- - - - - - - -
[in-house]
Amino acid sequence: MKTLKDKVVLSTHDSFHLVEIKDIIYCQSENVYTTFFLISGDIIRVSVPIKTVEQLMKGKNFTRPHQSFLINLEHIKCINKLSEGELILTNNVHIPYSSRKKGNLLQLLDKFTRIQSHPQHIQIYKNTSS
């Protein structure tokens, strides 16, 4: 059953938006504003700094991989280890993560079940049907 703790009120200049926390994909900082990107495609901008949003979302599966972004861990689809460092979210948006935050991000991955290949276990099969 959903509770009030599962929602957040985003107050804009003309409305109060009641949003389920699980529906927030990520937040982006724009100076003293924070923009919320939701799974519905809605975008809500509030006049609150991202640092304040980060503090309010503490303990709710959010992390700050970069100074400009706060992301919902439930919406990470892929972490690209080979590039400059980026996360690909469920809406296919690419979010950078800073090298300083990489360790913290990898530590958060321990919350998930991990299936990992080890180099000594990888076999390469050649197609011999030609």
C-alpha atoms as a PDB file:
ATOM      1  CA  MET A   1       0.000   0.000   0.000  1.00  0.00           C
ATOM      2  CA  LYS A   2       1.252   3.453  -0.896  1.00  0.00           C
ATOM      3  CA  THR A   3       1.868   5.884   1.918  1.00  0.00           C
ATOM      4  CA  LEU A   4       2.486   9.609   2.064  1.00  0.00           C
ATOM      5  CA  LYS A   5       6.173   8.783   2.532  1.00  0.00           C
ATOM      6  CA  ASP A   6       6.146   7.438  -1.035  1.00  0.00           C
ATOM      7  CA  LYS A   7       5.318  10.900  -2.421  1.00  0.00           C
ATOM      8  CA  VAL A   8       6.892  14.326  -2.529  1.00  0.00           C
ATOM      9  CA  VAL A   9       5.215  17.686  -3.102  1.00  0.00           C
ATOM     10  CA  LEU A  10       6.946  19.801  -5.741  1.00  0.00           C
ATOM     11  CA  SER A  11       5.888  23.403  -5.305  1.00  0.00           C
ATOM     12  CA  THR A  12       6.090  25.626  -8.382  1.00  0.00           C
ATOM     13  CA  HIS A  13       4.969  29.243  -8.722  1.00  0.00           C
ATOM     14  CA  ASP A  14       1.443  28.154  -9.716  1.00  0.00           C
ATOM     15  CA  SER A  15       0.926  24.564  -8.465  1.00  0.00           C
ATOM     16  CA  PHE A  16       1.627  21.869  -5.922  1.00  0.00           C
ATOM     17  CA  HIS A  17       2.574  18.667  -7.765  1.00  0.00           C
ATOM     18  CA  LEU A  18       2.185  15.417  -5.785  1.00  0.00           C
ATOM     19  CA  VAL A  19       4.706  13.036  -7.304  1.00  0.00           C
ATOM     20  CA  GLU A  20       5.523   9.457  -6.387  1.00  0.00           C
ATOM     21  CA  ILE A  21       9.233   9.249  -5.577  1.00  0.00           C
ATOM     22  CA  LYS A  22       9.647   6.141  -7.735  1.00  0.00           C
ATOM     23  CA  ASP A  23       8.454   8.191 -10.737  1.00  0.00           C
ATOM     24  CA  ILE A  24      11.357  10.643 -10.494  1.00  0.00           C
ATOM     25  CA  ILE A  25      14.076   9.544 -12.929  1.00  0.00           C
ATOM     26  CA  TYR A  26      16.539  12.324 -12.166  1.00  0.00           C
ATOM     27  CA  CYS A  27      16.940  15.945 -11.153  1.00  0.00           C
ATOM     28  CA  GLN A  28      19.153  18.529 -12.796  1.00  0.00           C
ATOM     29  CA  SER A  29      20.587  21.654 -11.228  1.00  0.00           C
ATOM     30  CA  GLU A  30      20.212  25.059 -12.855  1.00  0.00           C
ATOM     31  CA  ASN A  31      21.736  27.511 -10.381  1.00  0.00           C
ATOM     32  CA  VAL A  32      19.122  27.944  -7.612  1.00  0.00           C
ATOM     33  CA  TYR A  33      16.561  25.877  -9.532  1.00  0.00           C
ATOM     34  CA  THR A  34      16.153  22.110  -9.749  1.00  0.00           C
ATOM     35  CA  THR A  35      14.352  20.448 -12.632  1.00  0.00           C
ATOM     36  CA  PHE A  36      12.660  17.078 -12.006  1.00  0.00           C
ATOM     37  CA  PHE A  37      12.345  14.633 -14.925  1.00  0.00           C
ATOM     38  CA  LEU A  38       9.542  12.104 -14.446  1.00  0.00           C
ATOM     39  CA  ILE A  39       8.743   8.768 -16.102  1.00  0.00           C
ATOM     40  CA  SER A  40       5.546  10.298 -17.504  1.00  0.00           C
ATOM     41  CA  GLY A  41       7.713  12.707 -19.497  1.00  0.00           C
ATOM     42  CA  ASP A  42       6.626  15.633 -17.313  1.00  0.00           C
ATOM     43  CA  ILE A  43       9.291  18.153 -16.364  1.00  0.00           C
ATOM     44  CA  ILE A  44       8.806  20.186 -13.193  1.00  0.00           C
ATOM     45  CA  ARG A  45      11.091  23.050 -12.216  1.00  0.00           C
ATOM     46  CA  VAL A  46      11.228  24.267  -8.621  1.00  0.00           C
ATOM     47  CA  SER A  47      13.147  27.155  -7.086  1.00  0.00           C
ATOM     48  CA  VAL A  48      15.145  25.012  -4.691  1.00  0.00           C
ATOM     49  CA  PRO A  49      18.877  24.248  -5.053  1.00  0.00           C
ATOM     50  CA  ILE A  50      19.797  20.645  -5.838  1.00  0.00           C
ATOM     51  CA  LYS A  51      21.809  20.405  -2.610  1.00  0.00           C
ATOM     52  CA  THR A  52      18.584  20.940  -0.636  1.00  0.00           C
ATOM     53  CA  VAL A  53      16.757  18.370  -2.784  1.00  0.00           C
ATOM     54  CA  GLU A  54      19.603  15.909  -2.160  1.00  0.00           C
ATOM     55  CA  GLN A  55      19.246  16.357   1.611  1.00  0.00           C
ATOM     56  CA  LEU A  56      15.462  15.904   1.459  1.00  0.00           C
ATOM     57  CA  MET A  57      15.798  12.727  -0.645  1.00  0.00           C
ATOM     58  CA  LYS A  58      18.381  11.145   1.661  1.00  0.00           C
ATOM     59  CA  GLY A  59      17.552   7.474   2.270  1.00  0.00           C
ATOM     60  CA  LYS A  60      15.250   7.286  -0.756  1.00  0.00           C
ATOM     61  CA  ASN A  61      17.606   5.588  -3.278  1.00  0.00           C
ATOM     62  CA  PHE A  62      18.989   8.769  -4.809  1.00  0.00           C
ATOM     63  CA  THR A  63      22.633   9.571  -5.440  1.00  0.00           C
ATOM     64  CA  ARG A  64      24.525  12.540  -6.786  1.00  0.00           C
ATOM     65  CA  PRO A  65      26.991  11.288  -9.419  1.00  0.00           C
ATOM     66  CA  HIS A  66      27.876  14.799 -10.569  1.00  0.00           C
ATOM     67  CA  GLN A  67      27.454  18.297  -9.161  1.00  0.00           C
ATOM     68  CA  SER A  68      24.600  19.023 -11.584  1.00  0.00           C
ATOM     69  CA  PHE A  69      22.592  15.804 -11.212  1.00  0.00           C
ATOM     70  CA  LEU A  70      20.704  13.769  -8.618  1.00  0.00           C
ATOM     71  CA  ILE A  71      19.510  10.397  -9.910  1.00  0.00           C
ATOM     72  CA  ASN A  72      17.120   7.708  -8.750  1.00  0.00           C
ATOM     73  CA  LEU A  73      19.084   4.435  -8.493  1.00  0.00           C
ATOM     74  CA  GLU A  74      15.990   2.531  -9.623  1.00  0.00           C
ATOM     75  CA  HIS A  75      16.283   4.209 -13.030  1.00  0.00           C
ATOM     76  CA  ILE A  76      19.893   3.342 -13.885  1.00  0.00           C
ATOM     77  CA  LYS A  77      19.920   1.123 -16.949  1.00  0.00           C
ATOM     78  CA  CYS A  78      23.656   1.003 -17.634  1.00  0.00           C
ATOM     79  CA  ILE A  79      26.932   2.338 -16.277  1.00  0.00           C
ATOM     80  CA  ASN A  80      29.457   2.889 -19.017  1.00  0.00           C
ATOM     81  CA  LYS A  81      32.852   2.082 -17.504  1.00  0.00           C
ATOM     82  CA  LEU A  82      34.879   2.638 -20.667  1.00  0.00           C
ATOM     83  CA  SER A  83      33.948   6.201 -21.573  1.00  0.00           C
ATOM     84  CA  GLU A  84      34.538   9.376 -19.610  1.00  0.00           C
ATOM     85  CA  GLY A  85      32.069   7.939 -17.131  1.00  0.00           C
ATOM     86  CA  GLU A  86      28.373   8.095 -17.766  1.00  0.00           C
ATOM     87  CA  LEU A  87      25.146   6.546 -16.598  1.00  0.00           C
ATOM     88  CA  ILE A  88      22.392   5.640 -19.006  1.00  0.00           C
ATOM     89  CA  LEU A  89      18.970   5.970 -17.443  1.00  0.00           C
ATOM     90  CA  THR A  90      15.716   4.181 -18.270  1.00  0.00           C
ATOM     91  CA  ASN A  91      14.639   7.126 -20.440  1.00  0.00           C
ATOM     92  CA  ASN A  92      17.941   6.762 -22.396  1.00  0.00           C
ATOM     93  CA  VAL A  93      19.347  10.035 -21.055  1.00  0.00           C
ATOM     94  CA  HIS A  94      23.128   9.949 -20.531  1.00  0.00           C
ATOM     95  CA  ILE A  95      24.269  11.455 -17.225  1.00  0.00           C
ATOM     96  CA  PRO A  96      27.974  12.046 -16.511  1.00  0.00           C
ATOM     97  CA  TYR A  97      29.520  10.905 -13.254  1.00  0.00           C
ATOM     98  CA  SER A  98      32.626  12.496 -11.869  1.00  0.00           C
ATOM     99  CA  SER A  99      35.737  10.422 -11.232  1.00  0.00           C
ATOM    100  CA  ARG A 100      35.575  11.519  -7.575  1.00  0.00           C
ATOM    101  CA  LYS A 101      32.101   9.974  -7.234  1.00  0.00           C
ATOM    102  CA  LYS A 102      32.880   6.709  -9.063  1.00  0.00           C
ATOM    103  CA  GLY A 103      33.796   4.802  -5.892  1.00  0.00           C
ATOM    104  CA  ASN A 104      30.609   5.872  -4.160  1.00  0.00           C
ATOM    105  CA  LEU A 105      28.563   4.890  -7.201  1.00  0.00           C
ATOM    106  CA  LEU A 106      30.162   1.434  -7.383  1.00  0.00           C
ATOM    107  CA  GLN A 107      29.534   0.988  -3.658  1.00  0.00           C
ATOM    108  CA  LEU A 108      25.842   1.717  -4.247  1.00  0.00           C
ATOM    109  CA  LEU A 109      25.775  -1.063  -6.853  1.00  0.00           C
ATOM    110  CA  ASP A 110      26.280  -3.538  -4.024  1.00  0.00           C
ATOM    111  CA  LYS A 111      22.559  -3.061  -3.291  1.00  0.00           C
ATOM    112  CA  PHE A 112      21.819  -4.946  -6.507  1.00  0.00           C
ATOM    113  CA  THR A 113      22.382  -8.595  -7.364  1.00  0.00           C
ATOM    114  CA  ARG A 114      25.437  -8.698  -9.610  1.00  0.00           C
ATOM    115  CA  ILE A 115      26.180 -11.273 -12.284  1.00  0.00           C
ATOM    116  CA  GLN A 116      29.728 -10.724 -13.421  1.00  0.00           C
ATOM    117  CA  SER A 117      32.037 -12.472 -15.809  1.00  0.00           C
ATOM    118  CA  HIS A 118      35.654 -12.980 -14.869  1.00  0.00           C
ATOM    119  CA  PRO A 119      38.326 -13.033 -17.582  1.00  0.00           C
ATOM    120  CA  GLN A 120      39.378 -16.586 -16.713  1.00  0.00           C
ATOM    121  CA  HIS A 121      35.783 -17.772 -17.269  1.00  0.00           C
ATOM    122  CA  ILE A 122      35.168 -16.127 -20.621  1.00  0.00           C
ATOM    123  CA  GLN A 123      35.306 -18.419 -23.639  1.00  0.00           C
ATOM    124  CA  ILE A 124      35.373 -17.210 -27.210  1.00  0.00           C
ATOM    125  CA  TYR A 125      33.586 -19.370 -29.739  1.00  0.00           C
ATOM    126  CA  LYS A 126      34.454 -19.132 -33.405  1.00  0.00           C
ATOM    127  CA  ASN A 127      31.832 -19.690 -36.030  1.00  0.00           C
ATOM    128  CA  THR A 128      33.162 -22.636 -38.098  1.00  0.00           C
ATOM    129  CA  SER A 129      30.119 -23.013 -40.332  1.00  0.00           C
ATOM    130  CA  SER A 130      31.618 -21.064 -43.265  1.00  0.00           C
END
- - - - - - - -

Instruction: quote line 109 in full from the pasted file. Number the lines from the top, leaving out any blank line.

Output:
ATOM    105  CA  LEU A 105      28.563   4.890  -7.201  1.00  0.00           C